JMP Mali

Randgold to revise full-year forecast as readies Tongon mine for restart

Randgold Resources’ said Monday it was seeking to restart mining and processing operations at its Tongon gold mine in the Ivory Coast, where production was halted two weeks ago due to a strike.

The Africa-focused gold producer said it has engaged in talks with the interested parties, based on a recently reached agreement with workers leaders, union representatives, local authorities and the government’s mining and labour ministries.

Full-year output forecast revision comes on the back of the latest stoppage at Tongon and the time it will take to bring it back on line and at full tilt.

“Given the ongoing social issues that have intermittently affected the mine’s operations over the past two years, and after the latest work stoppage which halted production two weeks ago, we have engaged with government who have taken measures to secure the assets and are dealing with the situation,” chief executive Mark Bristow said in the statement.

He added the mine had reached an agreement with unions earlier this month, thanks to a government-led process. At the time, the parts committed to work as usual through a negotiation period.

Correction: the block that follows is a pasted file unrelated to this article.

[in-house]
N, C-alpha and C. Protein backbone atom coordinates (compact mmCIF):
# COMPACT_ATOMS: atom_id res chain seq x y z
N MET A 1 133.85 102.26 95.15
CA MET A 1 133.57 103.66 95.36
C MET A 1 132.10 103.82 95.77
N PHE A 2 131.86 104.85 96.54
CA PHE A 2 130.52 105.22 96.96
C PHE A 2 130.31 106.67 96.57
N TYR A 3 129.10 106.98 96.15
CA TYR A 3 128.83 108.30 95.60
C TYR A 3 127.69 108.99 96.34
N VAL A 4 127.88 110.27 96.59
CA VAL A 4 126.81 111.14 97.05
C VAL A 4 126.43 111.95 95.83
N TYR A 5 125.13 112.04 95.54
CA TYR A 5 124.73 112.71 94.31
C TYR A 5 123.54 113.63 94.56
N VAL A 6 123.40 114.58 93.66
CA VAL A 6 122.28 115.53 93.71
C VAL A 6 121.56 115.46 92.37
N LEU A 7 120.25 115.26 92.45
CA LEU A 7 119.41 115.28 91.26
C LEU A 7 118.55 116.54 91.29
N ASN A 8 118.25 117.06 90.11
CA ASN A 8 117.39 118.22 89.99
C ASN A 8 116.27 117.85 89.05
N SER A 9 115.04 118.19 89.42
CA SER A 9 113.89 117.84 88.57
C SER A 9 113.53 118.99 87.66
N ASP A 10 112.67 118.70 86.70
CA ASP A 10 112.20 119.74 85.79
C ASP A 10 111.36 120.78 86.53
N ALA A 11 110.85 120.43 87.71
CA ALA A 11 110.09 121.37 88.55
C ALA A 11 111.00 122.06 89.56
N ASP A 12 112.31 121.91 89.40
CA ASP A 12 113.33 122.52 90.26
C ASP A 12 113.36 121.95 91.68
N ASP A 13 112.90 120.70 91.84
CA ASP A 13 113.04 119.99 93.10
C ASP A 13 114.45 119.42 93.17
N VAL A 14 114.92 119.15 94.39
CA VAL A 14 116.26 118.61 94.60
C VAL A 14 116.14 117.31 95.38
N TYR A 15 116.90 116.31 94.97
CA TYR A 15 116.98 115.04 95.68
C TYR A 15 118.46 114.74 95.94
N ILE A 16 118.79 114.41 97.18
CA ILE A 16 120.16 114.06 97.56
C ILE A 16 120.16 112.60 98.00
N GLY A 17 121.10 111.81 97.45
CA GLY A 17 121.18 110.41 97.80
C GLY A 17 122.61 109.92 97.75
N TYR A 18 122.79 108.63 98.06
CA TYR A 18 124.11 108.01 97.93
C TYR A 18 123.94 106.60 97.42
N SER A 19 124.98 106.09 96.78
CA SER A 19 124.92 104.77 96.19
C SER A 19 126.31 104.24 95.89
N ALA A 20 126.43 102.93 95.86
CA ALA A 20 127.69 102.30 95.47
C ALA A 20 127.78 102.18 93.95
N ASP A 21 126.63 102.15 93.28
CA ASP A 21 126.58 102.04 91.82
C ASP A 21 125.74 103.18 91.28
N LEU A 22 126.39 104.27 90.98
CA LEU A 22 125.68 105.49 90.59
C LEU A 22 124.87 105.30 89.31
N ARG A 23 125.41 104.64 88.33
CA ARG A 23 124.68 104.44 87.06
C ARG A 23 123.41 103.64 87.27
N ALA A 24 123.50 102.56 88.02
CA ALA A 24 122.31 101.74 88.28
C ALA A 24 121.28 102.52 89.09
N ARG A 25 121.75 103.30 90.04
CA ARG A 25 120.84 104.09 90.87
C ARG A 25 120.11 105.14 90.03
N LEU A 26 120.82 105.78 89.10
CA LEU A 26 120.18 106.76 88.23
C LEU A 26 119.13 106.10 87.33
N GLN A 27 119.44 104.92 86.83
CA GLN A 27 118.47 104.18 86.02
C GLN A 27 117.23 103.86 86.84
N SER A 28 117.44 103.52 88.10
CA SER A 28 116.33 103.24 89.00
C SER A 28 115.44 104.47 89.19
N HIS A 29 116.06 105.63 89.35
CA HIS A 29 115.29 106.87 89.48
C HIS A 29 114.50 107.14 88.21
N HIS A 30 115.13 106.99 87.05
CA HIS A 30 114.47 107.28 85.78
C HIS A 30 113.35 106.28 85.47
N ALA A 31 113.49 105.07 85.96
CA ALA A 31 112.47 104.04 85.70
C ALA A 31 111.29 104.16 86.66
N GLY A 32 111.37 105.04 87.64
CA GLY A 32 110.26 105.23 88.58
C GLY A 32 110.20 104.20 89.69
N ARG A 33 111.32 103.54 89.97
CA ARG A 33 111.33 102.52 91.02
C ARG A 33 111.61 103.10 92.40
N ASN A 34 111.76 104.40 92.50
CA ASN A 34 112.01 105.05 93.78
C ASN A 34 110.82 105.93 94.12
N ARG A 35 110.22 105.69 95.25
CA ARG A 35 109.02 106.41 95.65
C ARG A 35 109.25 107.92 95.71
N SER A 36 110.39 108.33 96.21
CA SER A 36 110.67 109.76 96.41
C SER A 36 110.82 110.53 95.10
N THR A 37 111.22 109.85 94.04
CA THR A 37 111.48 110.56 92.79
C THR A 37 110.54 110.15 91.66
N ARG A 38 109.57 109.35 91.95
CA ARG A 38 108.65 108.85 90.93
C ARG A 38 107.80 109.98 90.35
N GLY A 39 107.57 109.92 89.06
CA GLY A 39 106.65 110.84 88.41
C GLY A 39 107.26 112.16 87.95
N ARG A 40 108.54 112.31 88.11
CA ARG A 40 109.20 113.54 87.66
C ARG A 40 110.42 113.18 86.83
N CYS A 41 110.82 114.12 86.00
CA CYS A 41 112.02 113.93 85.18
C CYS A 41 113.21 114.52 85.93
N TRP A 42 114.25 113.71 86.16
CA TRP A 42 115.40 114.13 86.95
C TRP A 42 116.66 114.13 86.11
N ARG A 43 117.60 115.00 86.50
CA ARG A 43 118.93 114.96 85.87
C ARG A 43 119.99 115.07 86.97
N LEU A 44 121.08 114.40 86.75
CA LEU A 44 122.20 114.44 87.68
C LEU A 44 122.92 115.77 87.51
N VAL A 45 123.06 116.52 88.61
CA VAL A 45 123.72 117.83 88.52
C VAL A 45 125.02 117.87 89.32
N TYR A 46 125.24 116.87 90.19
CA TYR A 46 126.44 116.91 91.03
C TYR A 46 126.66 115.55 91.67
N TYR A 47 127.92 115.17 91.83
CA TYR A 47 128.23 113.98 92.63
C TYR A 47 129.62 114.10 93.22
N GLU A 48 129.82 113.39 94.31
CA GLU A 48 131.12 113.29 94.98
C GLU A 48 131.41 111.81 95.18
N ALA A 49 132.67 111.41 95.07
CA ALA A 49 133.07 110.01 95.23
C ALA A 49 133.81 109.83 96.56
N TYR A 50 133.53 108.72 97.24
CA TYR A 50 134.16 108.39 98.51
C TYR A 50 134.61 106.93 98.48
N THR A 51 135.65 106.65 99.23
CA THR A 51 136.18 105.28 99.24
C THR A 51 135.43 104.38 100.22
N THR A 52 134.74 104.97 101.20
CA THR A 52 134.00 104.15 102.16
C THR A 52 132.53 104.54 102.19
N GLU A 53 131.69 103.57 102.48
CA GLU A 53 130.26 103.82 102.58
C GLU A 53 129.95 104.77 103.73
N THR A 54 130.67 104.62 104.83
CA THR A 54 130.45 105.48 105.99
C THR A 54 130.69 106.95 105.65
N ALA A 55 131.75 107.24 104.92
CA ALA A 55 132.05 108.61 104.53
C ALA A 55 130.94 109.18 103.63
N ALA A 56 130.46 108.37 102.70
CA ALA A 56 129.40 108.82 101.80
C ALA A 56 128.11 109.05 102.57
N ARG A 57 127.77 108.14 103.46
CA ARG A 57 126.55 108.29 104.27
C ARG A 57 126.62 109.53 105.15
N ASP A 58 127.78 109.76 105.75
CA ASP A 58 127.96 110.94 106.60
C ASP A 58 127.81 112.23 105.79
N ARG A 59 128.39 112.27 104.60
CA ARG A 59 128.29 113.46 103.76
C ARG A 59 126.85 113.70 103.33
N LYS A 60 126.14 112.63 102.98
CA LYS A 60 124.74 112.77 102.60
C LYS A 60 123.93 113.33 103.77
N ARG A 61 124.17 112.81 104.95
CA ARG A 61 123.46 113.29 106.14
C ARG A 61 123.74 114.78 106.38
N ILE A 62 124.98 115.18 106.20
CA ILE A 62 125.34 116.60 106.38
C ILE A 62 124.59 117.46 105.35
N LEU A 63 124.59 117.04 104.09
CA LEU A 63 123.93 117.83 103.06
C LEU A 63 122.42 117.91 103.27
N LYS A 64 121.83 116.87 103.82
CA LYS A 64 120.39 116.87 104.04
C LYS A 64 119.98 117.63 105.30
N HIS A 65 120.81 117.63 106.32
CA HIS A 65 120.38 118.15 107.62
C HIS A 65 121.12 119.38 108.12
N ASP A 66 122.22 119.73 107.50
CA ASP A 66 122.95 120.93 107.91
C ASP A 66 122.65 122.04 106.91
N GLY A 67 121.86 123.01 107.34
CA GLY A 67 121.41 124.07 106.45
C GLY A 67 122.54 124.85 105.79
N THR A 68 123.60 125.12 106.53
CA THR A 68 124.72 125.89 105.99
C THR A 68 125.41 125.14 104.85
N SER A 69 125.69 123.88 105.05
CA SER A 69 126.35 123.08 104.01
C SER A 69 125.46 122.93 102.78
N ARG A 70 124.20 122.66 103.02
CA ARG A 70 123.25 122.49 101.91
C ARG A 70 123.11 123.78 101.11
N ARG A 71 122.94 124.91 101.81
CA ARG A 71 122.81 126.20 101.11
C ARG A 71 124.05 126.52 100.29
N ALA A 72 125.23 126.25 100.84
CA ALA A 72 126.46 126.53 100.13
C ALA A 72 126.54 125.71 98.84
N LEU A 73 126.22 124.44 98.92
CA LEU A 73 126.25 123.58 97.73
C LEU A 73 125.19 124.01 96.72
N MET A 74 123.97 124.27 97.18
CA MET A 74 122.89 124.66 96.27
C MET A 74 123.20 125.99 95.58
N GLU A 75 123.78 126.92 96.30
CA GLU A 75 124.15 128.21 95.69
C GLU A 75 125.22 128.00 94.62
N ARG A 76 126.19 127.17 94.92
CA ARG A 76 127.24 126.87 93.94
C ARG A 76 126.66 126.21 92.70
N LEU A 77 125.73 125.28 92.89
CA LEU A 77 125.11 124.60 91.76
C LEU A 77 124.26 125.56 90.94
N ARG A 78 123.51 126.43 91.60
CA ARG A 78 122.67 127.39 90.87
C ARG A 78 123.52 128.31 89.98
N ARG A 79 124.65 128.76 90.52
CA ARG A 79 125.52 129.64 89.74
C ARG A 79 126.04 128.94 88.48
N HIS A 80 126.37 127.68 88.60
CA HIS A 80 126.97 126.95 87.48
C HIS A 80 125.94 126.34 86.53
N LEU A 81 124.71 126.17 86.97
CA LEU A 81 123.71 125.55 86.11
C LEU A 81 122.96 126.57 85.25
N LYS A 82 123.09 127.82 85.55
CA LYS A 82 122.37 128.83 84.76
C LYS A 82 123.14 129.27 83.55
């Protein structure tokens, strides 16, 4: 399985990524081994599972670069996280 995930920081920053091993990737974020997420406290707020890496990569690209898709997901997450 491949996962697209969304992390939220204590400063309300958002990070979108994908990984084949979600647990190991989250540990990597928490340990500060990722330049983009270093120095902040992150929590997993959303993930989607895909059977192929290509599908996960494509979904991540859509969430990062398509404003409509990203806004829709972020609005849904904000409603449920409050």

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The talks were progressing well until July 13, when unions made new demands that were outside the existing multi-party agreement as well as Ivorian labour law, subsequently abandoning the negotiations and halting the mine’s operations.

“At that stage Tongon was recovering from a stumbling start to the year and was on track to achieve its revised production guidance,” Bristow said.

As a result of the latest stoppage and the time it will take to bring the operation back on line and at full tilt, Randgold said it would have to review its 290,000-ounce gold output forecast for the year.

Tongon, which produced 288,680 ounces of gold last year, was also hit by on-and-off strikes in April.

Two of Randgold’s gold mines in neighbouring Mali have also been hit by strikes this year and a long-running dispute with the government over a claim of as much as $200 million in back-taxes.

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